1. Residents Will Use Social Media To Ask For Emergency Assistance
When people are unable to reach 9-1-1, they turn to social media for assistance.66 The New York City Fire Department (NYFD) tweeted the following: “PLEASE NOTE: *Do not* tweet emergency calls. Please call 911. If it is not an emergency, please call 311. #NYC #Sandy”.67
The repercussion of an inundated emergency dispatch system during an event is that people with true emergencies will not be able to access 9-1-1 or emergency services, and they will likely turn to social media for help. In the case of Hurricane Sandy, the FDNY social media manager, Emily Rahimi, worked throughout the storm, responding to emergency requests coming in through Twitter by taking down information and calling dispatchers to ensure emergency crews were notified. However, many agencies may not be monitoring social media channels and may never receive these requests. Social media should never replace calling 9-1-1 dispatchers in the event of an emergency, but agencies should evaluate their policies for handling emergency messages coming in over social media.
Throughout the storm, doctored photographs flooded the internet, making it difficult for the public to find and verify information. Several images with exaggerated depictions of massive storm clouds and severe flooding went viral on social media,”making it difficult to identify other photos that were
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52 Stanglin, D. and Toppo, G. (2013, July 07). Social Media Often First at Tragedy Scene. USA Today. Retrieved from http://www.usatoday.com/story/news/nation/2013/07/07/social-media-asiana-airlines-tweets-david-eun-twitter-tweets/2496903/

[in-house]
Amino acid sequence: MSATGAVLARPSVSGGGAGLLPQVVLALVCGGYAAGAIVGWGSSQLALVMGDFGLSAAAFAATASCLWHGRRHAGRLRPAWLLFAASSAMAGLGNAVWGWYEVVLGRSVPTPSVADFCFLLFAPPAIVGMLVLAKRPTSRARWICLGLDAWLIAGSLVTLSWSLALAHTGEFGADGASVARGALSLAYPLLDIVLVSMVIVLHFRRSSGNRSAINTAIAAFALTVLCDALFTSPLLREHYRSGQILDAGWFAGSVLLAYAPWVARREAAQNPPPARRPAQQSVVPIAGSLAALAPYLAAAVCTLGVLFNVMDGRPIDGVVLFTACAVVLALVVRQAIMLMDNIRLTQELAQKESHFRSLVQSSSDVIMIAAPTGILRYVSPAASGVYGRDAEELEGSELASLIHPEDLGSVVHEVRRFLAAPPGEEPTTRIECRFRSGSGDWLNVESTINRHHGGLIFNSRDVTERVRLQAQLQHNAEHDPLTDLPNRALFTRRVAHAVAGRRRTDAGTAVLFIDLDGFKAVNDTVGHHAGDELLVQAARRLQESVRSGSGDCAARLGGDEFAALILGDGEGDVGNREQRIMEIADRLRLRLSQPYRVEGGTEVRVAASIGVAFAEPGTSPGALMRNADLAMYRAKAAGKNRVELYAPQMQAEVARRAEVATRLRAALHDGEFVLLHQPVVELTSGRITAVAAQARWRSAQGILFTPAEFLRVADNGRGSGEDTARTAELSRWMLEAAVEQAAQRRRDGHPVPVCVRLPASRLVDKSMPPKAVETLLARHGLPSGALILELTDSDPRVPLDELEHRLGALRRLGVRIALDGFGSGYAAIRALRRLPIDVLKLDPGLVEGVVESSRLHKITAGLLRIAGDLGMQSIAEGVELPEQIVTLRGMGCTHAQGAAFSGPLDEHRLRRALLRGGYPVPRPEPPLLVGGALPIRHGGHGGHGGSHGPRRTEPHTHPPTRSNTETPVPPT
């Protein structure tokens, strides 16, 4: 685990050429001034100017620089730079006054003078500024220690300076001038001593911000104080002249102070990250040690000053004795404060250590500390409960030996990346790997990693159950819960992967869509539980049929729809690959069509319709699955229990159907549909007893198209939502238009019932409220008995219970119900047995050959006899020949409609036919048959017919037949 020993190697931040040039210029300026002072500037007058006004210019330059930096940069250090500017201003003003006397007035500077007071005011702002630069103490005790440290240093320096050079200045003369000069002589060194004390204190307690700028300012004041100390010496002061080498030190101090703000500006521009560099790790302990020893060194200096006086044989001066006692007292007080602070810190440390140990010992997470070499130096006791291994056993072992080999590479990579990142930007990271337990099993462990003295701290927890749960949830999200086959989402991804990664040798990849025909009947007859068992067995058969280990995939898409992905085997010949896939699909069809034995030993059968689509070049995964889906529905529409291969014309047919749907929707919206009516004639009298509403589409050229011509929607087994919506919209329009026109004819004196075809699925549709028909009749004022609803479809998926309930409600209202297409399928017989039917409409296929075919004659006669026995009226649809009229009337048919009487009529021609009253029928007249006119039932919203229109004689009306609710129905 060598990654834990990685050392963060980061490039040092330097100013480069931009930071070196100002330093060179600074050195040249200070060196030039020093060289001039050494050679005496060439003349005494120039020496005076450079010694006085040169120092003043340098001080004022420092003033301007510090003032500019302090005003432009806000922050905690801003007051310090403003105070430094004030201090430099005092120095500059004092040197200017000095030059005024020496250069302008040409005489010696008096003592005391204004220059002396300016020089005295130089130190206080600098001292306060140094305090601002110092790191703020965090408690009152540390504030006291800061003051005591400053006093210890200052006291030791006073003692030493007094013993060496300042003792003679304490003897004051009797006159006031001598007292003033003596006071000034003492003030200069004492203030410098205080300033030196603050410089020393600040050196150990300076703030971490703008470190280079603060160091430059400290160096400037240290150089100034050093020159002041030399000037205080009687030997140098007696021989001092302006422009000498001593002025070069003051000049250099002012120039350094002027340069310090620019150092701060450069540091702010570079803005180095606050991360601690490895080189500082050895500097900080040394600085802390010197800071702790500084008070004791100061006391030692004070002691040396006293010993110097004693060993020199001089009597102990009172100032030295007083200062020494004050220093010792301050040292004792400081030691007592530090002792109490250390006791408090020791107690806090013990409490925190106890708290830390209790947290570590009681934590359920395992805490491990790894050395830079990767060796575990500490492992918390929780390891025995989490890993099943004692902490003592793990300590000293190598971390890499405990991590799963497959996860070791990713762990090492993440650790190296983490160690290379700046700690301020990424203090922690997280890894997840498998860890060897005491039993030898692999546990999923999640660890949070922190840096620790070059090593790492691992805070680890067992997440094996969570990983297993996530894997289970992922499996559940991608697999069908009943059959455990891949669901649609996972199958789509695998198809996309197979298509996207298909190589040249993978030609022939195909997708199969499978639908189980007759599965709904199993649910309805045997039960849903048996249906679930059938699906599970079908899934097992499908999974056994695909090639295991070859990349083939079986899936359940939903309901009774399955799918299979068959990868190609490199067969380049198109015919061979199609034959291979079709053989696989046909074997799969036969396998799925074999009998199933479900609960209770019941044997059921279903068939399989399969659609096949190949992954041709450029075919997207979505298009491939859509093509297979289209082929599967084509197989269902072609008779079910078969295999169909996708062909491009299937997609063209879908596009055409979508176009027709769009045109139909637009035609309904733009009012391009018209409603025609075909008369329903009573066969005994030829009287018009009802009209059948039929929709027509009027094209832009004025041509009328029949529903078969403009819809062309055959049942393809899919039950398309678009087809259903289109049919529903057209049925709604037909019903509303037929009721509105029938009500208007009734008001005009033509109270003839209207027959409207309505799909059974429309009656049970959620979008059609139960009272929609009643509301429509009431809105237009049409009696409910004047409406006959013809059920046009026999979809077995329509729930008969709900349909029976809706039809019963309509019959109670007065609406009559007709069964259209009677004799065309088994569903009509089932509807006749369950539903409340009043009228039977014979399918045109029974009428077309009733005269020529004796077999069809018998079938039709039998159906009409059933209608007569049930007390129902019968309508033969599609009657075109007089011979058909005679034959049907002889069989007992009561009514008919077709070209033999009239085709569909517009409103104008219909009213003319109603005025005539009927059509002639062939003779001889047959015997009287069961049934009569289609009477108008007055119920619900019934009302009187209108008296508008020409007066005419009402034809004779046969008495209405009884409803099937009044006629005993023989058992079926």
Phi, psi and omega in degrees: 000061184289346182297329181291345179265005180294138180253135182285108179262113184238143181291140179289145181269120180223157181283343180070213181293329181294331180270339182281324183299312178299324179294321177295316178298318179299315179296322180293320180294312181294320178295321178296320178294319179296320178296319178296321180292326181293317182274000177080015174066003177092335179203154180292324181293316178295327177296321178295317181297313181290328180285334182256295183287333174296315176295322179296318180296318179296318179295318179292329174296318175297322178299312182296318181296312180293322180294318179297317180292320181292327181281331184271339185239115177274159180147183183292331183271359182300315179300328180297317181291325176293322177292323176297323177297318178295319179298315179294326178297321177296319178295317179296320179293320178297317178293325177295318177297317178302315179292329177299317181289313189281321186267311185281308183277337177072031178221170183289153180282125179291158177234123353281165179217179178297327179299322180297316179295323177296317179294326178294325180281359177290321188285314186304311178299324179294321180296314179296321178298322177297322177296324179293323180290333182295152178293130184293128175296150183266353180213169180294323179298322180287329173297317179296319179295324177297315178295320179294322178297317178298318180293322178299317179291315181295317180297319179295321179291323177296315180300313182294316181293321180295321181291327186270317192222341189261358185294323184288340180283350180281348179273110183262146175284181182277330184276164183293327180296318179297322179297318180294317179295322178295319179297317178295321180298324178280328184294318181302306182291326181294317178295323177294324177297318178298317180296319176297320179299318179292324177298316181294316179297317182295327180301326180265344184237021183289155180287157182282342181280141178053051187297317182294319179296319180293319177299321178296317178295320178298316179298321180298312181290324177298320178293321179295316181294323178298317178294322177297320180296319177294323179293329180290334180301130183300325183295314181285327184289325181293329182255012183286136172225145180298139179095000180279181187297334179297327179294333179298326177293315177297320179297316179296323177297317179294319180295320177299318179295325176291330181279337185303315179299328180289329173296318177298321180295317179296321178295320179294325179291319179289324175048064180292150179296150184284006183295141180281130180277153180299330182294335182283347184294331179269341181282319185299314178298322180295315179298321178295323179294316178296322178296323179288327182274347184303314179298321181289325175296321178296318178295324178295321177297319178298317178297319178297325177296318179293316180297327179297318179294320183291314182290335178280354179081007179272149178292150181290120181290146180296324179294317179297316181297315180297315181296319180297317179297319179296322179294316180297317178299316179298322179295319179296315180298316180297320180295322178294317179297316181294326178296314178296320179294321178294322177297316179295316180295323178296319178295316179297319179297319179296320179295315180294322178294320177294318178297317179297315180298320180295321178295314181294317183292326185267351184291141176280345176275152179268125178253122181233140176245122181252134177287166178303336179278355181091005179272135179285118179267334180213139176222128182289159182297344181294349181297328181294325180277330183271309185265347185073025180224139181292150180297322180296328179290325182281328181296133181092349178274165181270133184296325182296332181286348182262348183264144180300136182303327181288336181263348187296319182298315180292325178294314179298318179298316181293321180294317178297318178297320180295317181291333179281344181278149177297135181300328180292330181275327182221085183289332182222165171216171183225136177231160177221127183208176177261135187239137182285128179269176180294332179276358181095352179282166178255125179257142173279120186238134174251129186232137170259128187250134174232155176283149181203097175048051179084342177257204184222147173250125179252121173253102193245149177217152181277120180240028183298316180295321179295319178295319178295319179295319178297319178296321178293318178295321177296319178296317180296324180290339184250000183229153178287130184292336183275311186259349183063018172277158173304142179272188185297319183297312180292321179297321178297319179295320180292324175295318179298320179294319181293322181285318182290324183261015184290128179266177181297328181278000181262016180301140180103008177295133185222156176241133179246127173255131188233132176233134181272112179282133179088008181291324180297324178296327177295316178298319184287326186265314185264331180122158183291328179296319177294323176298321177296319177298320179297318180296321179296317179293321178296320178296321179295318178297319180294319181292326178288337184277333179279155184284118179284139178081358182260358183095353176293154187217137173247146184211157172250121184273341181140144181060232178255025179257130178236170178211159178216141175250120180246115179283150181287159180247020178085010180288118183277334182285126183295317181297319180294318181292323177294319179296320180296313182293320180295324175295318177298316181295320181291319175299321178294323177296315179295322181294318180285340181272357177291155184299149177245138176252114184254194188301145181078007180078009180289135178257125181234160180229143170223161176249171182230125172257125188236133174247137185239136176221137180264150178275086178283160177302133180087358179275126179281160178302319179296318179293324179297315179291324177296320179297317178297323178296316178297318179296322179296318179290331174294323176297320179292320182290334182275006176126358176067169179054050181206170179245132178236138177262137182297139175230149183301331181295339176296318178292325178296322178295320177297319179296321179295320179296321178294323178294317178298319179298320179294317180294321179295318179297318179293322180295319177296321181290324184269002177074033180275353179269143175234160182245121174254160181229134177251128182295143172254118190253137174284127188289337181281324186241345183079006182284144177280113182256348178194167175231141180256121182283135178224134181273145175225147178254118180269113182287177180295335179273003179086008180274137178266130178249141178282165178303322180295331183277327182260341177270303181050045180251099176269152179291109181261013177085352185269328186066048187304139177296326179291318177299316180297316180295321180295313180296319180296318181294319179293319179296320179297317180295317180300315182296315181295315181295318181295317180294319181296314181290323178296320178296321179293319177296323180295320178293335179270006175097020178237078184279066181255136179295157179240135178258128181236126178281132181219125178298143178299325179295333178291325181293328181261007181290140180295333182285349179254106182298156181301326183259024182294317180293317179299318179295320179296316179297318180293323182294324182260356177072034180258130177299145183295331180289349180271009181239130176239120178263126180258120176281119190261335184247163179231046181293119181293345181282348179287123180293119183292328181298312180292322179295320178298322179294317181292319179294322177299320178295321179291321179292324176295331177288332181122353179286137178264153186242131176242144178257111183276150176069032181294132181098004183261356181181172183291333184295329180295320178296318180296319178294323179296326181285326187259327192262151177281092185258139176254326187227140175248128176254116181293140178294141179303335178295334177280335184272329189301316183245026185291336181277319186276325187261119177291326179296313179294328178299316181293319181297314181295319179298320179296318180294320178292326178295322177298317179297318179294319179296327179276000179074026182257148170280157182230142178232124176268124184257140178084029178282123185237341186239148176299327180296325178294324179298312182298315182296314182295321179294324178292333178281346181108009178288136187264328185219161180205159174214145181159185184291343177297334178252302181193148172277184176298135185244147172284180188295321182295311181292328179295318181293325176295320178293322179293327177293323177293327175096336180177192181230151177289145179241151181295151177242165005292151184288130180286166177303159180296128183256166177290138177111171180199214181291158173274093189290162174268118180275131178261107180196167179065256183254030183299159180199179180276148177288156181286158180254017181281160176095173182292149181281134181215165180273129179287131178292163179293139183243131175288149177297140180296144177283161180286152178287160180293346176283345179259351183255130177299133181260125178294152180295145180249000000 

53 Hodgson, B. (2013, October 01). Asiana Airlines 214 & Digital Crisis Management- Slide 32. Retrieved from http://www.slideshare.net/Brendan/asiana214-analysisfinal
54 Donnelly, C. (n.d.). Asiana: the (tragic) sound of silence #CrisisPR #SMEM. Retrieved from https://storify.com/columdonnelly/asiana-the-tragic-sound-of-silence-crisispr-smem
55 Nicholas, I. (2013, October 09). Crisis Management Planning 101: Learning from Asiana’s Mistakes. Retrieved from https://www.business2community.com/crisis-management/crisis-management-planning-101-learning-asianas-mistakes-0642189
56 Nakaso, D. (2013, July 16). Asiana Airlines’ perplexing response to Flight 214 crash. San Jose Mercury News. Retrieved from http://www.mercurynews.com/ci_23671823/asiana-airlines-perplexing-response-flight-214-crash
58 Nigam, S. Asiana Airlines Crash Crisis Management 2.0 – Case Study and Analysis – Slide 2.
59 Phillips, B. (2013, July 06). Asiana Airlines: An Unsympathetic Press Release. Retrieved from: http://www.mrmediatraining.com/2013/07/06/asiana-airlines-an-unsympathetic-press-release/
60 Kalb, I. (2013, July 22). Asiana Airlines Needs Serious Help With Crisis Management. Marshall School of Business, University of Southern California. Retrieved from http://www.businessinsider.com/asiana-airlines-accident-response-continues-to-be-just-plane-stupid-2013-7
62 Nigam, S. (2013, July 09). Asiana Airlines Crash Crisis Management 2.0 – Case Study and Analysis – Slide 2. Retrieved from http://simpliflying.com/2013/asiana-airlines-crash-crisis-management-sfo/
63 Donnelly, C. Asiana: the (tragic) sound of silence #CrisisPR #SMEM.
64 Toro, R. (2013, October 29). Hurricane Sandy’s Impact (Infographics). Retrieved from: http://www.livescience.com/40774-hurricane-sandy-s-impact-infographic.html
65 Virtual Social Media Working Group and DHS First Responders Group. (2013 June). Lessons Learned: Social Media and Hurricane Sandy. Retrieved from: http://www.ghinternational.com/docs/DHS_VSMWG_Lessons_Learned_Social_Media_and_Hurricane_Sandy_Formatted_June_2013_FINAL.pdf
66 Jasper, T. (2013, July 15). Digital Lessons Learned from Super Storm Sandy. Retrieved from https://toddjasper.com/2013/06/24/digital-lessons-learned-from-super-storm-sandy/
67 Fire Department of New York (FNDY) Twitter. (n.d.). Retrieved from: www.twitter.com/FDNY
68 Ibid. Virtual Social Media Working Group and DHS First Responders Group. (2013 June).
69 Ibid. Virtual Social Media Working Group and DHS First Responders Group. (2013 June).